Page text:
• it is often the case that a very cooperative director will respond honestly and with integrity to such enquiries, although they may be unaware of the risk that such honesty brings;
  • whilst a director has a duty to be cooperative, often it is the case that because of a misunderstanding on his/her part, or because of a misunderstanding on the part of the Insolvency Service, the response may lead to the issue of director disqualification proceedings.

As director disqualification proceedings are brought to protect the public interest, it is not the director’s credibility that is being examined, but rather they are looking at what happened and whether that is permissible.

For example, an honest but disorganised director may inadvertently discuss matters which are not strictly asked for in the questionnaire – and which might then trigger further enquiries.

Threatened disqualification claim

Irrespective of whether you have been engaged with the Insolvency Service in a long chain of correspondence, or whether you have ignored or replied little to their requests, if their investigations lead them to believe that the director is unfit and guilty of misconduct then they will seek to issue a director disqualification claim at court.

Before a director disqualification claim is issued, a notice of the intention to commence proceedings will be sent to the director under section 16 Company Directors disqualification Act 1986.

At this point, without legal advice or any further understanding of the legal regime, a director is faced with the stark options of either

  • offering a disqualification undertaking; or
  • facing the prospect of potentially lengthy and costly litigation proceedings which may still arise in their disqualification (and a bill for the Secretary of State’s legal costs).

Solicitor assistance can hugely help

It is not always the case that the threatened disqualification claim has grounds of success. In many cases the director has attempted to engage the Insolvency with little experience of this area. In other circumstances his/her arguments have assisted the Secretary of State and hindered his/her case.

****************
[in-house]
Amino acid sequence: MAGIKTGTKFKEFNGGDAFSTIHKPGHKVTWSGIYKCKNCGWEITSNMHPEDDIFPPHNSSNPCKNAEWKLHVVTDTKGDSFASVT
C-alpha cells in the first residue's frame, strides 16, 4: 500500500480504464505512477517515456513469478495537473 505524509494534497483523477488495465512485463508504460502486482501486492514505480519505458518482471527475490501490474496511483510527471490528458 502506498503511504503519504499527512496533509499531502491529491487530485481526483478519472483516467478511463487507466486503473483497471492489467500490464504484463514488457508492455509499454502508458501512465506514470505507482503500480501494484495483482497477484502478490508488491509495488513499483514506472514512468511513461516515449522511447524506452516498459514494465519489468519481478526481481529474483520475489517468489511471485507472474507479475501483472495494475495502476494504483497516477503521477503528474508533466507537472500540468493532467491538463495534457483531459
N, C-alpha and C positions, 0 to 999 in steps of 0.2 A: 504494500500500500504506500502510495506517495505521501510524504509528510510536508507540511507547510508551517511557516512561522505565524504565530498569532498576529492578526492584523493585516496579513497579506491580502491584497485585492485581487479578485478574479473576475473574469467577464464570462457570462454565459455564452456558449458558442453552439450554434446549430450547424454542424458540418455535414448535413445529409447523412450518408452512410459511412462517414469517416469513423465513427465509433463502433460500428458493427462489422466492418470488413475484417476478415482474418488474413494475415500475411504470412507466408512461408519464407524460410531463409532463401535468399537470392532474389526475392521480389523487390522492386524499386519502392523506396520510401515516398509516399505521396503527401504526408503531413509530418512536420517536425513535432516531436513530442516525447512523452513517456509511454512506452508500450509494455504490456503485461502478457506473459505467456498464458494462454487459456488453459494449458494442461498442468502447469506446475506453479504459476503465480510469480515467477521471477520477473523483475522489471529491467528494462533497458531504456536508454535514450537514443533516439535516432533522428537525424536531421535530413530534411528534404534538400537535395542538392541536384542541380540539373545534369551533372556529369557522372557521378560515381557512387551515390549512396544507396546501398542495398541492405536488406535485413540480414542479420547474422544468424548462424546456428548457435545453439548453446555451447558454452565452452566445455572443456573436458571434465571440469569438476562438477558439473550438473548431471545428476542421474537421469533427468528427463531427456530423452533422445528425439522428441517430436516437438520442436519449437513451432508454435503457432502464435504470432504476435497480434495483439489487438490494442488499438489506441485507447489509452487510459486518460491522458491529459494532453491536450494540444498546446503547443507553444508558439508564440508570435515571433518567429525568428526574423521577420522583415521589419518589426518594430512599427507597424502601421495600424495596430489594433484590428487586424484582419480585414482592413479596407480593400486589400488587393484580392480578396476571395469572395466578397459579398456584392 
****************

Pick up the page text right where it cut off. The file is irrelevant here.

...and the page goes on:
The legal argument, and indeed the factual argument, is very different through a lawyer’s eyes. It is almost always the case that a director has claimed something that either was claimed in the wrong context or delivered in the wrong manner, without due care and attention being placed on the aspects which assist him/her.

As a expert solicitor in this area

  • where a disqualification proceedings have been threatened, we see many occasions where the grounds for bringing such a claim are not founded on the evidence and it is only the director’s misunderstanding, or indeed the Insolvency Service’s inability to see his/her case, that has led to the disqualification claim being issued;
  • we can provide the objectivity needed to properly review the claim – and we have the necessary experience to really see if it has any merit.

At Francis Wilks & Jones we have considerable experience of director disqualification proceedings and writing letters of representation to correct any such misunderstandings and narrow the issues, which may ultimately lead the Secretary of State acknowledging that it is not in the public interest to issue a disqualification claim. Please call any member of our director disqualification team for help.

I was greatly impressed with the commercial, tactical and technical ability of the team at FWJ. They quickly got to grips with a complex set of facts and, through their hard work, had the proceedings against me dropped and a significant proportion of my legal fees repaid. I couldn’t recommend them highly enough

A director we defended against a disqualification claim and other claims brought by a liquidator